Above is an image snapped from my Mac demonstrating the newly designed interactive map of renewable potential in the US, the brainchild of the National Renewable Energy Laboratory, open to both the public and policy-makers etc.
You can do plenty of fun things with it, whether you’re just interested in the whole clean energy science, or whether you need it to design a model or project for real-world implementation. This ranges from overlays of various energy forms, such as solar, wind, geothermal, even biomass, and all have the option to show legends and detailed information about each, outlining data sources and the potential amount of energy available.
This is all nicely overlaid on a map of the US, with separate labels for states, districts or land-ownerships such as tribal, which gives a nice spread of the American energy system and who may claim ownership of it.
I’ve personally had a little play around on it, mixing up my own selection of energy sources and seeing the results and its surprisingly enjoyable, but theres plenty more left to explore, and it will no doubt be a great resource for those who want to pursue a career or education in this field of science.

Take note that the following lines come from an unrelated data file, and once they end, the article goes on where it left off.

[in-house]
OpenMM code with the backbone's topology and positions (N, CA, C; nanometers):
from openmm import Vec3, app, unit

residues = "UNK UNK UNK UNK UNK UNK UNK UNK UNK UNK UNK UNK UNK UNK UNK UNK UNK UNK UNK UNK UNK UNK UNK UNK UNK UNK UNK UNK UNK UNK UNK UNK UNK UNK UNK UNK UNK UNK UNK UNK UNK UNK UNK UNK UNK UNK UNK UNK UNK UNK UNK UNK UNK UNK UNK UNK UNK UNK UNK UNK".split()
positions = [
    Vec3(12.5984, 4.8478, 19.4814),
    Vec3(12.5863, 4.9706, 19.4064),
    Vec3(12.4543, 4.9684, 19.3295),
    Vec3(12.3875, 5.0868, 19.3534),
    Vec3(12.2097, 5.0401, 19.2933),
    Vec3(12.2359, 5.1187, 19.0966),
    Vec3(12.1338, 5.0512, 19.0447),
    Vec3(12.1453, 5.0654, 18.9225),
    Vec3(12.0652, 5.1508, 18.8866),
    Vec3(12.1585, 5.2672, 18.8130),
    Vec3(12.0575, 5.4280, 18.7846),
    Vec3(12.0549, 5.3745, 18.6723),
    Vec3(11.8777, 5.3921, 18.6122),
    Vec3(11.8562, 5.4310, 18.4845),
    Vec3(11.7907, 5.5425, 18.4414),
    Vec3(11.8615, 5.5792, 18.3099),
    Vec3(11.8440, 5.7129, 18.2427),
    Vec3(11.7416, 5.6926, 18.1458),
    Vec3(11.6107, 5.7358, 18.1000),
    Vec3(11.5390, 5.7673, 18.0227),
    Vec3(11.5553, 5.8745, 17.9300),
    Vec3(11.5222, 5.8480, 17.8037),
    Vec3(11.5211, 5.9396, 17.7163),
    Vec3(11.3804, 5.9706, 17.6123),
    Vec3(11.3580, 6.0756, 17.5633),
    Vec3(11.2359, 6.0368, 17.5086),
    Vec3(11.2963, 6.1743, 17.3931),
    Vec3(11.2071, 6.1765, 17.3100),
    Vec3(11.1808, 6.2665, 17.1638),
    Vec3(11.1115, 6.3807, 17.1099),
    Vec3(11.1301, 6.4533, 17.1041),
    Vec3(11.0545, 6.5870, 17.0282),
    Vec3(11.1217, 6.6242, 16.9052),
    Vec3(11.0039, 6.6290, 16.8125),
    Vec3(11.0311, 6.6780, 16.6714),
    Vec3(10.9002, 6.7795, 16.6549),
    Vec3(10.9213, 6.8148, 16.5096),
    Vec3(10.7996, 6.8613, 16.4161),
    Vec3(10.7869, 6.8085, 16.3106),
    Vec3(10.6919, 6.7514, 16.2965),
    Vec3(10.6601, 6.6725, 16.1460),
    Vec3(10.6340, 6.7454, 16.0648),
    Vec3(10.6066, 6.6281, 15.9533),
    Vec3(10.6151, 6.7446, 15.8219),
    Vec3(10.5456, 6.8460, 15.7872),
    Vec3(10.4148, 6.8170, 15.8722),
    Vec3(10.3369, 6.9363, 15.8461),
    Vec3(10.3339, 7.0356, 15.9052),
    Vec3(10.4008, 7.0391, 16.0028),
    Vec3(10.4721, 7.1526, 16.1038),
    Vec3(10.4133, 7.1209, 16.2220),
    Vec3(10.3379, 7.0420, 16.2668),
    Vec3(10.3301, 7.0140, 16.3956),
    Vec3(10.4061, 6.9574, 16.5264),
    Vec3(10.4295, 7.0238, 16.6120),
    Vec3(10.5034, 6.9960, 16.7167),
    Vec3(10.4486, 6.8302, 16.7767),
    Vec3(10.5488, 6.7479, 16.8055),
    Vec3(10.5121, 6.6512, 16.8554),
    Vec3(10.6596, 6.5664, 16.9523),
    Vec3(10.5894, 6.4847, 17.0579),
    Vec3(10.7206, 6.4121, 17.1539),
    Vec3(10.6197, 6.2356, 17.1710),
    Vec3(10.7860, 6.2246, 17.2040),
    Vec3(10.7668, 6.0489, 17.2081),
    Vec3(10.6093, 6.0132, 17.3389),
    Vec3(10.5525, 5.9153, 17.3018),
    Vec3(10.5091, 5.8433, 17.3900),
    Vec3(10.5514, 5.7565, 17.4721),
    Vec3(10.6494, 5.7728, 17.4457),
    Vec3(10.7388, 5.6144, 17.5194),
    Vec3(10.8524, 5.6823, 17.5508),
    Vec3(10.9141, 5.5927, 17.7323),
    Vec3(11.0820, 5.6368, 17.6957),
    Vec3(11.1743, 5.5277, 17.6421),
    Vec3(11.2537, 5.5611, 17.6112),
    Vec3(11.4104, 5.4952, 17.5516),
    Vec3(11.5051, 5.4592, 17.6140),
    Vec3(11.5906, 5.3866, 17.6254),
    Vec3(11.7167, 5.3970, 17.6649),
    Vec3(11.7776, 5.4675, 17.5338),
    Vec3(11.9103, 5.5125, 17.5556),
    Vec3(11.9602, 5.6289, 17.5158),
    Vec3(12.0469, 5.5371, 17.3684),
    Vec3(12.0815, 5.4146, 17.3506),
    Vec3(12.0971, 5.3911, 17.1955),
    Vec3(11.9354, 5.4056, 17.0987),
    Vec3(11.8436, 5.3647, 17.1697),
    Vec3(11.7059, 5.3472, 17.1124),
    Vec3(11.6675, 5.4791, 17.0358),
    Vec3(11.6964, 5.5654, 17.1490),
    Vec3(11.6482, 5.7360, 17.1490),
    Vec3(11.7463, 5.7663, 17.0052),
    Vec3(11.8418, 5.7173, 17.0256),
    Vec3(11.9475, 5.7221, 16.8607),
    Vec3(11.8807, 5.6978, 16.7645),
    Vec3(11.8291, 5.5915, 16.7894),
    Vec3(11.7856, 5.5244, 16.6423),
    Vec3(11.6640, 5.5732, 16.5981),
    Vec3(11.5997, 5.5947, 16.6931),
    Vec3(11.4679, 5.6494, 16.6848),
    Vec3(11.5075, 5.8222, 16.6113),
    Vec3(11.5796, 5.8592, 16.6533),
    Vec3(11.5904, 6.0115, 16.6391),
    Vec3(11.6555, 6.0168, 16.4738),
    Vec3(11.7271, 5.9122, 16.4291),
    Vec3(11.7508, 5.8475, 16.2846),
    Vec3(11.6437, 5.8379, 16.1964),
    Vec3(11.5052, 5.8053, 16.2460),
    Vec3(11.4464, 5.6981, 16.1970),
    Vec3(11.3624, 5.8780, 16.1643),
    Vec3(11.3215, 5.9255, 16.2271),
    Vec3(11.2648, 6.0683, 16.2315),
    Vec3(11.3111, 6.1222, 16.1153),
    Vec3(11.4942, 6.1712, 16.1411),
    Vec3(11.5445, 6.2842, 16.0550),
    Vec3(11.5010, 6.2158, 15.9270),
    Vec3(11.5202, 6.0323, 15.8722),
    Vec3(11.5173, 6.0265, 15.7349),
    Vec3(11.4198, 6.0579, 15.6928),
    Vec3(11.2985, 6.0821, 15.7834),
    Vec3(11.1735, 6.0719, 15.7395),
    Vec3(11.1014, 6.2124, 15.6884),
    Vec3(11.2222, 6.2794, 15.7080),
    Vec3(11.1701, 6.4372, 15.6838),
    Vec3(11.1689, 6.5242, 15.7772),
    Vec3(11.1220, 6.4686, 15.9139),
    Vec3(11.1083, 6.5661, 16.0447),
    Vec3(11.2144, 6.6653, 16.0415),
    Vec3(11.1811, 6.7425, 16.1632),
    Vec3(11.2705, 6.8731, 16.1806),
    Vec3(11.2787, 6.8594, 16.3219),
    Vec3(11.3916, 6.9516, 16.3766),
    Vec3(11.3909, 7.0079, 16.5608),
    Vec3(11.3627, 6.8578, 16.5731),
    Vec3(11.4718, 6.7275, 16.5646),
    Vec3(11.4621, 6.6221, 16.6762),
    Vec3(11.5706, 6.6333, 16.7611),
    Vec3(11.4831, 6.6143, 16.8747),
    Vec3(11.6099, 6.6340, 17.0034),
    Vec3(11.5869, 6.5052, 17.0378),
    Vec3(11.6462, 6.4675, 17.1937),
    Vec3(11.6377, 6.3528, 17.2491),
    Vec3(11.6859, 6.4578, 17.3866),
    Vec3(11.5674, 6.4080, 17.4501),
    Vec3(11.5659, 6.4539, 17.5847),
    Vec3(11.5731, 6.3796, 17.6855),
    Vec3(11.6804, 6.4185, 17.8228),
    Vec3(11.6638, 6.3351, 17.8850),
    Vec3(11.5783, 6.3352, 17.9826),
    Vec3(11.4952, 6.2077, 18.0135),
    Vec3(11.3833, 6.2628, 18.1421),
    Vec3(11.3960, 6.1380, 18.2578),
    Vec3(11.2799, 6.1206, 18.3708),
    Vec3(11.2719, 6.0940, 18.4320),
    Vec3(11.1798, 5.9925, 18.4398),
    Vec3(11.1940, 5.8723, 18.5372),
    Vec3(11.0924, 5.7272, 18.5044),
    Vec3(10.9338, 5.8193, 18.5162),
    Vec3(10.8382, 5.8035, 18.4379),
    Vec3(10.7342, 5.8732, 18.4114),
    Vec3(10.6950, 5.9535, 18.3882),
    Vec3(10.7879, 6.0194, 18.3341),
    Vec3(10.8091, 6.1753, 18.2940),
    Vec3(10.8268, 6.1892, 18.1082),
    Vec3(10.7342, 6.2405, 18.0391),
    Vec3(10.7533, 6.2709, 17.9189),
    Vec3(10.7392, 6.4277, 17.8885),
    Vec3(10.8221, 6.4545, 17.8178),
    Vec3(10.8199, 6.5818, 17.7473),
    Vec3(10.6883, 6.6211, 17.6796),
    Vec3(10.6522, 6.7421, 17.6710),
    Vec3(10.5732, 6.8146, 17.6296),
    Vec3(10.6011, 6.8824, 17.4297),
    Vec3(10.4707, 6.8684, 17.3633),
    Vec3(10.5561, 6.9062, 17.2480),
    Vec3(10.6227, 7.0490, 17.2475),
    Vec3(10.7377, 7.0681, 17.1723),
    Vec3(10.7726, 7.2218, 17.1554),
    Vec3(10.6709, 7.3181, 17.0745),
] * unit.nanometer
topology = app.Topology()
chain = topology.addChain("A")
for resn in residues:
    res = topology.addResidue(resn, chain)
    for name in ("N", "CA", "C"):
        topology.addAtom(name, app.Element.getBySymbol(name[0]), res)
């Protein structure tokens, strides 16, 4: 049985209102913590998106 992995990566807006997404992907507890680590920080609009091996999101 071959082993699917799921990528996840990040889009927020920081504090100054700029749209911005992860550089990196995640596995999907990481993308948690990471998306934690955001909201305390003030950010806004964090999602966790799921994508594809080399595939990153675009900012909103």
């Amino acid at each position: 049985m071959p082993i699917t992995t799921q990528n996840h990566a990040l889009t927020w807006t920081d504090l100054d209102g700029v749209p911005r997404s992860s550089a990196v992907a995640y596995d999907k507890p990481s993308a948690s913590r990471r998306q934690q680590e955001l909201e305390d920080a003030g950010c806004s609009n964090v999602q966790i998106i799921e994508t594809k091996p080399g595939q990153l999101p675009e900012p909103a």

What would have been a nice addition in my opinion would be some overlays for fossil fuels, maybe along the lines of production, consumption or reserves, such as oil and coal. or maybe labels for the locations of plants and reactors. This would provide a nice comparison, allowing the user to get a feel for how much more domestic renewable there is over fossil fuels, putting the subject into a clear perspective for those still unsure of their stance on low-carbon tech.
It’s great to see that applications like these are being developed and let out into the public domain. If you haven’t already seen it, take a look at Duncan Clark’s and Robin Houston’s equally slick ‘kiln’ project at http://kiln.it/, a map application which morphs depending on which energy and carbon-related layer you select, which I feel could work really well with developments such as the NREL map.
To have a play with the map yourself for free, visit http://maps.nrel.gov/re_atlas.